The Malta Independent 19 May 2022, Thursday

Malta tops the Rainbow Europe index for seventh year

Thursday, 12 May 2022, 15:10 Last update: about 6 days ago

For the seventh year in a row, Malta continues to occupy the number one spot on the Rainbow Europe Map, with a score of 92%.

Published on Thursday, May 12, at the IDAHOT+ Forum in Cyprus, the ILGA-Europe's annual Rainbow Map and Index ranks 49 European countries on their respective legal and policy practices for LGBTI people from 0-100%.

The Rainbow Map and Index ranks the 49 European countries on their respective legal and policy practices for LGBTI people, from 0-100%. In order to create the country ranking, ILGA-Europe examines the laws and policies in 49 countries using a set of criteria. From May 2022, the number of individual criteria used has risen to 74, divided between seven thematic categories: equality and non-discrimination; family; hate crime and hate speech; legal gender recognition; intersex bodily integrity; civil society space; and asylum.

With 74 points, Denmark now occupies second place - this is a rise of seven places, mainly fuelled by the amendments to its hate crime and equal treatment legislations.

It noted that more countries are pushing forward for equality by giving due recognition and protection for people's lived realities. Iceland was awarded points because of its legislative recognition of trans parenthood, among other things, while Germany introduced a ban on intersex genital mutilation and France banned so-called 'conversion therapy' based on sexual orientation and gender identity.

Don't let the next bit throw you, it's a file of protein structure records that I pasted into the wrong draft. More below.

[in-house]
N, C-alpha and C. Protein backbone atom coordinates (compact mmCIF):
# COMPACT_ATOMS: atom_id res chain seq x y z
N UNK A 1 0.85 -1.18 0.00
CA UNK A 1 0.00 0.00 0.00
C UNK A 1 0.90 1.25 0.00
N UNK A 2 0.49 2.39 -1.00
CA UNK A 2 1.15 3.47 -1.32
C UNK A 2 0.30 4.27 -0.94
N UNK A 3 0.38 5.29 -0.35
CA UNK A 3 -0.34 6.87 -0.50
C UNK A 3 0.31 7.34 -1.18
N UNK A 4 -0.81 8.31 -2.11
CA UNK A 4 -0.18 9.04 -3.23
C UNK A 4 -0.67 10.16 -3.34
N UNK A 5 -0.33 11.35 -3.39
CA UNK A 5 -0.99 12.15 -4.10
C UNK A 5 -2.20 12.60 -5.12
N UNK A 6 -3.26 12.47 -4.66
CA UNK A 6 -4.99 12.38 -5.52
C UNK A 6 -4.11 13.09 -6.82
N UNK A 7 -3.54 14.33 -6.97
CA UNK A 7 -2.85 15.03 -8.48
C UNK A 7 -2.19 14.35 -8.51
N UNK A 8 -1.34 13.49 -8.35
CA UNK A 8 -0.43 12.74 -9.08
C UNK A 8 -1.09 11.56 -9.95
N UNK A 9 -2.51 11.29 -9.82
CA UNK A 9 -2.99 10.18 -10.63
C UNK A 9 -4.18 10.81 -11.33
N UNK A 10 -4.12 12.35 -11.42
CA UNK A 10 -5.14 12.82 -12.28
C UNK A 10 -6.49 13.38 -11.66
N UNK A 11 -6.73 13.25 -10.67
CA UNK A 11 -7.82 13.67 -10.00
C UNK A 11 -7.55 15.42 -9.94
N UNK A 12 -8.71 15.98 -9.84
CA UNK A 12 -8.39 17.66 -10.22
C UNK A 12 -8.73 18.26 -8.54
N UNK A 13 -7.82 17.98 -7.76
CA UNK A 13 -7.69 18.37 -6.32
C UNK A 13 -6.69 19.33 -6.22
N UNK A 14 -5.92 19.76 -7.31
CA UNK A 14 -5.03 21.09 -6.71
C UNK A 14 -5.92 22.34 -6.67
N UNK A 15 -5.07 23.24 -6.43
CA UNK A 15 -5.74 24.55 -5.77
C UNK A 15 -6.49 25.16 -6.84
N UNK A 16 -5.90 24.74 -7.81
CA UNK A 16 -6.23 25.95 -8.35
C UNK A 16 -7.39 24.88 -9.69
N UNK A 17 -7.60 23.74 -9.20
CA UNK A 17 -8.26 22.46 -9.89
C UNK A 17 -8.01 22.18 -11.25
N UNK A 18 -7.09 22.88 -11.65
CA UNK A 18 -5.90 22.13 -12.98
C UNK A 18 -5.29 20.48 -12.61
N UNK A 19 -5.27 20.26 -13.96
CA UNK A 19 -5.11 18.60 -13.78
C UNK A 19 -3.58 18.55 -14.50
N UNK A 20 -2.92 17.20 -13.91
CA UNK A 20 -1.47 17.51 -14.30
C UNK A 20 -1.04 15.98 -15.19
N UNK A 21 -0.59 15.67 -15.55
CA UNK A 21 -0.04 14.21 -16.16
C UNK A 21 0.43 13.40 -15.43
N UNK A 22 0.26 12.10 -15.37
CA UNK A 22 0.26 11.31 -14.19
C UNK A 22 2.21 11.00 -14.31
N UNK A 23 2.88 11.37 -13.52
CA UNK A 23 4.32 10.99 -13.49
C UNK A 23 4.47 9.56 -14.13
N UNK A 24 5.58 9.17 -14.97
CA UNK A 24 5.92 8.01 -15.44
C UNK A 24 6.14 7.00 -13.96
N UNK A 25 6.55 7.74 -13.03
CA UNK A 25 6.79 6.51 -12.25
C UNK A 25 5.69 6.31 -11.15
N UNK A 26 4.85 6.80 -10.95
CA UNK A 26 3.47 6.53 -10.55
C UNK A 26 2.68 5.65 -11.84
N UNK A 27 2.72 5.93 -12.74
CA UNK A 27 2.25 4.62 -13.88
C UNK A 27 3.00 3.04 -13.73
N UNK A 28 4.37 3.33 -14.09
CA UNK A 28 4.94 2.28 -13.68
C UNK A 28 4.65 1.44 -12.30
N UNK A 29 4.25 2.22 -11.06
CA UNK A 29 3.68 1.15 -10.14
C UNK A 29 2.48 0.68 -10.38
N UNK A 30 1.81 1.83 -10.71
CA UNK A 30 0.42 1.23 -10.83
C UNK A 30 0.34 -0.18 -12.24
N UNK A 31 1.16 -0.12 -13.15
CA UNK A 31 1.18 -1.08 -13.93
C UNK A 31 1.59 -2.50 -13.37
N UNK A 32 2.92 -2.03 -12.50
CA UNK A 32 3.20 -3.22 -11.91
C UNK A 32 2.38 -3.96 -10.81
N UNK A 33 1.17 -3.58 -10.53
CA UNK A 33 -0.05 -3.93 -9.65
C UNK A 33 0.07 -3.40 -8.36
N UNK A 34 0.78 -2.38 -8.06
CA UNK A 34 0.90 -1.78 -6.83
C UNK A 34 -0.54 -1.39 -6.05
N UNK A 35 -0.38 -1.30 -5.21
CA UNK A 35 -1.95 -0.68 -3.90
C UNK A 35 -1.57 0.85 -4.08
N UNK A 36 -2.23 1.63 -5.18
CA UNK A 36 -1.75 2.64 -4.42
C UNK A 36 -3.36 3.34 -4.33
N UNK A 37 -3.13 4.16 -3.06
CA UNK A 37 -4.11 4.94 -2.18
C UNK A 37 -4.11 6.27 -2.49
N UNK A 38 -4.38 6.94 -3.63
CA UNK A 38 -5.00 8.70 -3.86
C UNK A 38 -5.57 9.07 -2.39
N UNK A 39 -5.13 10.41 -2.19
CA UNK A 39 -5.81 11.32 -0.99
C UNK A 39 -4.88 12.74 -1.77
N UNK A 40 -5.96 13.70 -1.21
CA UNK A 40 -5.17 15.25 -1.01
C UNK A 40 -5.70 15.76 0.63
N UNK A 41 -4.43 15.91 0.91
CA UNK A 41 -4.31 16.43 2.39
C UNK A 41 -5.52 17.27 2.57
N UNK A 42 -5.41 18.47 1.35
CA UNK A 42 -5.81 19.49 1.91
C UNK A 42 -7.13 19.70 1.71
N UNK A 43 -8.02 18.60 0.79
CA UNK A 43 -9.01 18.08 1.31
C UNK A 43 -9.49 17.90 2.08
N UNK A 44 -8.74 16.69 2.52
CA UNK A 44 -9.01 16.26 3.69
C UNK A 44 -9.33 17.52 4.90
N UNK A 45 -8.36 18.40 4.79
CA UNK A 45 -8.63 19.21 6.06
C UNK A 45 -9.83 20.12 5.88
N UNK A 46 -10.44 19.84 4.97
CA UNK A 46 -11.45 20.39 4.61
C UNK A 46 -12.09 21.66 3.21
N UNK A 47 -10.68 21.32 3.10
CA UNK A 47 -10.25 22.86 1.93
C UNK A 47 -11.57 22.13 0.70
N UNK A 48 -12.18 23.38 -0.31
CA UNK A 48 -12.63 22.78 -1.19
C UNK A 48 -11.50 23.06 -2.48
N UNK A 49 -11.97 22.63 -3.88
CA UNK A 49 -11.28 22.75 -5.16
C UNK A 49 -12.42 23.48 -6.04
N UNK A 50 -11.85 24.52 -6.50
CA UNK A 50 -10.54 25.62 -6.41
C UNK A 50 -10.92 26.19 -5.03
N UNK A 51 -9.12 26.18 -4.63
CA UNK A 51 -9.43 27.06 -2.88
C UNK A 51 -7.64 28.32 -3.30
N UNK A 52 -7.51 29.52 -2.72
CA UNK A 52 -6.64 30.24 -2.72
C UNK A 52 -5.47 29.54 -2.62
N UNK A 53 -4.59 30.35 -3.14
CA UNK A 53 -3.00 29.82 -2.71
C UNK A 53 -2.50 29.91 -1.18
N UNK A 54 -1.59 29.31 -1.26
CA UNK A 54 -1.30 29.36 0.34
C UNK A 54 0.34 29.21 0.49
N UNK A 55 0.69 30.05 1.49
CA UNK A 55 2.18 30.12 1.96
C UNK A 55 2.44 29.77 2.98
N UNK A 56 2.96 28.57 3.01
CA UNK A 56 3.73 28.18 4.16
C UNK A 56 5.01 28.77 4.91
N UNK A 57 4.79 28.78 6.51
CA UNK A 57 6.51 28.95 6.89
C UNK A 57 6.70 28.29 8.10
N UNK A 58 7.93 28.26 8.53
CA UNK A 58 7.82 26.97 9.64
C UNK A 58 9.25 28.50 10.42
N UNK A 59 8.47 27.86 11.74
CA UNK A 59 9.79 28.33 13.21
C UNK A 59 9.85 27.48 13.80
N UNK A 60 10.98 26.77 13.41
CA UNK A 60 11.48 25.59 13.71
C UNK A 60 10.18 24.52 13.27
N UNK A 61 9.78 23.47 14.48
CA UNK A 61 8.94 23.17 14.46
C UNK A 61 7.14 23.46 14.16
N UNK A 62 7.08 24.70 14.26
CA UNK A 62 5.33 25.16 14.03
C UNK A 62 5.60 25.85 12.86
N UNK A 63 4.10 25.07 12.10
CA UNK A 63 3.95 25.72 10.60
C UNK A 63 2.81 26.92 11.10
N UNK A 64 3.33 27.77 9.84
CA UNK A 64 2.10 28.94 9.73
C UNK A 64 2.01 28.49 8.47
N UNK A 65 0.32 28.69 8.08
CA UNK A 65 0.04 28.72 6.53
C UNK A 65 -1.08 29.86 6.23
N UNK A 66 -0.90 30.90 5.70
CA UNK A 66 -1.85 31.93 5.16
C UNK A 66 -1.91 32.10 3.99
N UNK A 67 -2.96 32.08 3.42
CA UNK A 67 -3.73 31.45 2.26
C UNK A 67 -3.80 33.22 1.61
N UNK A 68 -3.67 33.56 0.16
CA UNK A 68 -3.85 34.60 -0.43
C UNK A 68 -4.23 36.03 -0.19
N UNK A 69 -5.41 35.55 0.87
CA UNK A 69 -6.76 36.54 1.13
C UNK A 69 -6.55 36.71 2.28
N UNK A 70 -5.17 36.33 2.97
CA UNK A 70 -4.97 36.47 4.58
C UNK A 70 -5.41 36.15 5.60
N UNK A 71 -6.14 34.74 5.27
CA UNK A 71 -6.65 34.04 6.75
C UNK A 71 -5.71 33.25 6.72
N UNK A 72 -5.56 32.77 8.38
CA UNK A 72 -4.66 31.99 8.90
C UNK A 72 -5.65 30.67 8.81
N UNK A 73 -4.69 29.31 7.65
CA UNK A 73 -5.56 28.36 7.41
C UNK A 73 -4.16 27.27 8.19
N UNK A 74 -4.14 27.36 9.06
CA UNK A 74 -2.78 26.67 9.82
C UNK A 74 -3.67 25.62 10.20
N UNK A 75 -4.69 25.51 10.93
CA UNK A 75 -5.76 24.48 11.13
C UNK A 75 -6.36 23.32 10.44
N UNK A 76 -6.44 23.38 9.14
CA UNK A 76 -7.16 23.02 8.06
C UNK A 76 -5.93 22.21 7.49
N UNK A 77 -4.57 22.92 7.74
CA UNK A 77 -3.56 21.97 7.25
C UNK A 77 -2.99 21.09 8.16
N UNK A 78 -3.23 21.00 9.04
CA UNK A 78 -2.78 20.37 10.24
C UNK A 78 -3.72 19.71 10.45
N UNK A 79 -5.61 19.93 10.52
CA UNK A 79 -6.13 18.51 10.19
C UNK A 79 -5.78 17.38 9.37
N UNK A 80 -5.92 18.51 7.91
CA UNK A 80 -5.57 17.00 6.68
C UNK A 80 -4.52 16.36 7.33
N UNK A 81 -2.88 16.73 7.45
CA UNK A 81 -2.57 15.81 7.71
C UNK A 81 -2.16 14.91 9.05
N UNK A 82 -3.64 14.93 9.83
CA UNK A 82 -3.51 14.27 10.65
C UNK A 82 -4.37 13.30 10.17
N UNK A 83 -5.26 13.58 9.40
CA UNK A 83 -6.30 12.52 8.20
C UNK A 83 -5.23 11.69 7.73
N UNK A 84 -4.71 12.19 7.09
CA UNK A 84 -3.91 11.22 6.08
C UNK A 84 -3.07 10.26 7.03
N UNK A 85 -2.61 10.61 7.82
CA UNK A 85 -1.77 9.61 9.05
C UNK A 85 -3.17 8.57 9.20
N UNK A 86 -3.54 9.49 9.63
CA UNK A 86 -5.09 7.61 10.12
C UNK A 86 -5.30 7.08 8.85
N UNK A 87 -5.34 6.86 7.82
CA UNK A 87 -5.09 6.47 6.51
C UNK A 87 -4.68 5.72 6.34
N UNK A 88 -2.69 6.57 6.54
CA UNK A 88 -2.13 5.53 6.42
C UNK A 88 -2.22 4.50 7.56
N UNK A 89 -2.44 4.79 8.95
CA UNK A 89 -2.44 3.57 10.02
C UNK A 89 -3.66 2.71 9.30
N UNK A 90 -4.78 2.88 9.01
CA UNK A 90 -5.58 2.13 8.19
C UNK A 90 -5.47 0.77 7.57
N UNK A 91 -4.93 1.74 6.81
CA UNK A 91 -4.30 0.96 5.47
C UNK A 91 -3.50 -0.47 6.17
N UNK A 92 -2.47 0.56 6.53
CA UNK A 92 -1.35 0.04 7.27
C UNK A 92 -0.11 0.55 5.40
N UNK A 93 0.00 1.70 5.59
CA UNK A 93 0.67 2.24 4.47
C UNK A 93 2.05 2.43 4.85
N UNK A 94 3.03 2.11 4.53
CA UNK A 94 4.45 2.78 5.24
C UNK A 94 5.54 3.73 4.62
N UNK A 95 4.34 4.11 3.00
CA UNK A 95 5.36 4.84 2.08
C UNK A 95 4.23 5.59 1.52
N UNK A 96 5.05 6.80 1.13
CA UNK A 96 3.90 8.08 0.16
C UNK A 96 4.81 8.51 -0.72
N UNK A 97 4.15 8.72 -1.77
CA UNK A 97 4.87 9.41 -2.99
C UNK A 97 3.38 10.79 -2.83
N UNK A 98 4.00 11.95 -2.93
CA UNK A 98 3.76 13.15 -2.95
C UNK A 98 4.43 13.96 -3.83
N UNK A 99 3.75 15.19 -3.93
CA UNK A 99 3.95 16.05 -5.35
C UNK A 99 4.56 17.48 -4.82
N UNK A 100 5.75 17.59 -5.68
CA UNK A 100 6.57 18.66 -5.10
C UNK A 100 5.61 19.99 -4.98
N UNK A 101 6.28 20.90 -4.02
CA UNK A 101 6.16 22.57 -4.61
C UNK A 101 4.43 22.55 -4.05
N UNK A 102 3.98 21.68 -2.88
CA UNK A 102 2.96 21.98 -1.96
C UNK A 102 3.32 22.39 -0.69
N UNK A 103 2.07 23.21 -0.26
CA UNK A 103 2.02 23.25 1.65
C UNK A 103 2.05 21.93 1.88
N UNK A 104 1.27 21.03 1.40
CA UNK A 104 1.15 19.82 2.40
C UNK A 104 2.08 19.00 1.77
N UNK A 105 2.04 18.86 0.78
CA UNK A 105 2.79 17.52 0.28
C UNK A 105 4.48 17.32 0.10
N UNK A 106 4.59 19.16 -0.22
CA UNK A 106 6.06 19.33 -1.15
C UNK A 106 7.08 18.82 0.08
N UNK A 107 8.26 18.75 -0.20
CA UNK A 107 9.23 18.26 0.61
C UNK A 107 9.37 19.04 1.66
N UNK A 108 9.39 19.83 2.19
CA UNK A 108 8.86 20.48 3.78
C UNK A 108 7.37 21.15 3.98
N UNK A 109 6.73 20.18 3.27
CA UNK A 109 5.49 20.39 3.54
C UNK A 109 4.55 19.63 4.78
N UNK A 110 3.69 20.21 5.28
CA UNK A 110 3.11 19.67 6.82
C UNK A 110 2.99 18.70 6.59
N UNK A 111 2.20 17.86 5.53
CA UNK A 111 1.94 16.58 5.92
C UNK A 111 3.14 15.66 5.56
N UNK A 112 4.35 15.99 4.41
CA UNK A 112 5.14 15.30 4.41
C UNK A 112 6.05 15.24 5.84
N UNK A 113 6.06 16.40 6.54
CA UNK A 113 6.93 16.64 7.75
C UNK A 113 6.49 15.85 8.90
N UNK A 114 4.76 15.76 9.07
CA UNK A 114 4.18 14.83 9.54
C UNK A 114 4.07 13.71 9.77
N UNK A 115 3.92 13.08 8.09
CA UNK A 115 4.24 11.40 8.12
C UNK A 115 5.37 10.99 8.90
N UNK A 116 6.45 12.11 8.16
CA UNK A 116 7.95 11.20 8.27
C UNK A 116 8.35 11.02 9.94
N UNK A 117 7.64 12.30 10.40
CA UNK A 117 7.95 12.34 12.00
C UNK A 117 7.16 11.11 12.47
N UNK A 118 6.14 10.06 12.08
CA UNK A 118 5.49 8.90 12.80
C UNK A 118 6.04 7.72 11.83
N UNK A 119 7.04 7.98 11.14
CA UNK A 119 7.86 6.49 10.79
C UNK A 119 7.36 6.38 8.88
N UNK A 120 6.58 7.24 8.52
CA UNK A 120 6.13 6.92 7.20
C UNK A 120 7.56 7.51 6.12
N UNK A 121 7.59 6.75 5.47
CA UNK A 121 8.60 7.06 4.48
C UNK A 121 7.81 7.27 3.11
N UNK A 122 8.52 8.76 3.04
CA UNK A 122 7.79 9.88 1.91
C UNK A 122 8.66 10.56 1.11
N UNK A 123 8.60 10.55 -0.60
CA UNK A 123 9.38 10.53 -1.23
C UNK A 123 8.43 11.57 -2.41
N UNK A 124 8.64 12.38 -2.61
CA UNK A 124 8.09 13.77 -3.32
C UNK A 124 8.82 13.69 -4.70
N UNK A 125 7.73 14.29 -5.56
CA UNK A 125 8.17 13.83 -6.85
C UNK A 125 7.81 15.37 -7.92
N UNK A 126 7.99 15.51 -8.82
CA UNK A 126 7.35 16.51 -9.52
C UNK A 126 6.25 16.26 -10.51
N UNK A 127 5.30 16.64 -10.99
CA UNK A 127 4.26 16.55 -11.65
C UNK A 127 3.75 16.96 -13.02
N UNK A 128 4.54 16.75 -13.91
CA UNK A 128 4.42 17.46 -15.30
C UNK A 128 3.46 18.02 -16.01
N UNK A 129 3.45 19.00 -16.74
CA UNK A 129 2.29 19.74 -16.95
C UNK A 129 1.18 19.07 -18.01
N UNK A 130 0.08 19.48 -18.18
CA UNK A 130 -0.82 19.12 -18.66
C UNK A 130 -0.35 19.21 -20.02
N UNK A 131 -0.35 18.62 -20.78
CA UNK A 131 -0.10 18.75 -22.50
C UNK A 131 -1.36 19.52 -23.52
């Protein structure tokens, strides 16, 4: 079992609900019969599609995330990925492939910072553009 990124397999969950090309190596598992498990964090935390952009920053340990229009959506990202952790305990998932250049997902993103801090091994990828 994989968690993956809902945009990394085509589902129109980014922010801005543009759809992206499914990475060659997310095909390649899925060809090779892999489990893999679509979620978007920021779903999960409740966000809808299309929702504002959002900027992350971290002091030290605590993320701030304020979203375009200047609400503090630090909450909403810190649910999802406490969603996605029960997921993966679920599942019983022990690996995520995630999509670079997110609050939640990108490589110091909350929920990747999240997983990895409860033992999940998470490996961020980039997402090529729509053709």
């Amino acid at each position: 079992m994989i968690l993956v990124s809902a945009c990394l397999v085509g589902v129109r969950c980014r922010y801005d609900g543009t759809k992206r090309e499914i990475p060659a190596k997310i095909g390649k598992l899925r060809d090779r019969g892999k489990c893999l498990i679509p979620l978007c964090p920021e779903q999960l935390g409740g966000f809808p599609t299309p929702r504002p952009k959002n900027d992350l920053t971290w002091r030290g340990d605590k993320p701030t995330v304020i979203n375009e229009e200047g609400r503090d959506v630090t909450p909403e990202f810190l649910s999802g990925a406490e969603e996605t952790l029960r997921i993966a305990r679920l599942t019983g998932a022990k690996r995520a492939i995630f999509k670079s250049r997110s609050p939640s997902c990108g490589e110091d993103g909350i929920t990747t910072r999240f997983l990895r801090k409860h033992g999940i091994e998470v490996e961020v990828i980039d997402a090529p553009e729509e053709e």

ILGA-Europe's Executive Director, Evelyne Paradis, said: "It is encouraging to see that several governments actively chose to take real action over the past 12 months to progress LGBTI equality, and as a result, that the Rainbow Map looks positively different compared to this time last year. In the face of anti-LGBTI forces which remain rife across Europe, we welcome the renewed mobilisation by a growing number of politicians and government officials to do what is needed to improve the lived realities of LGBTI people. More is definitely needed to strengthen this upward dynamic in the coming year."

A statement by ILGA-Europe read: "This year, ILGA-Europe is introducing a new category on intersex bodily integrity. With this new headline, we want to send a clear message to governments that protecting the human rights of intersex people requires dedicated efforts and to guide policy-makers on where specific laws and policies are needed. It also allows for better assessment of the work in progress. Germany and Iceland have joined the small number of countries banning non-medically necessary interventions on intersex people without consent, but so far no country, including the leading country Malta, has put in place the necessary implementation and monitoring policies that would allow for fully protection of intersex people's bodily integrity. Legislative work on banning interventions is ongoing in Austria, Cyprus, Belgium and France."


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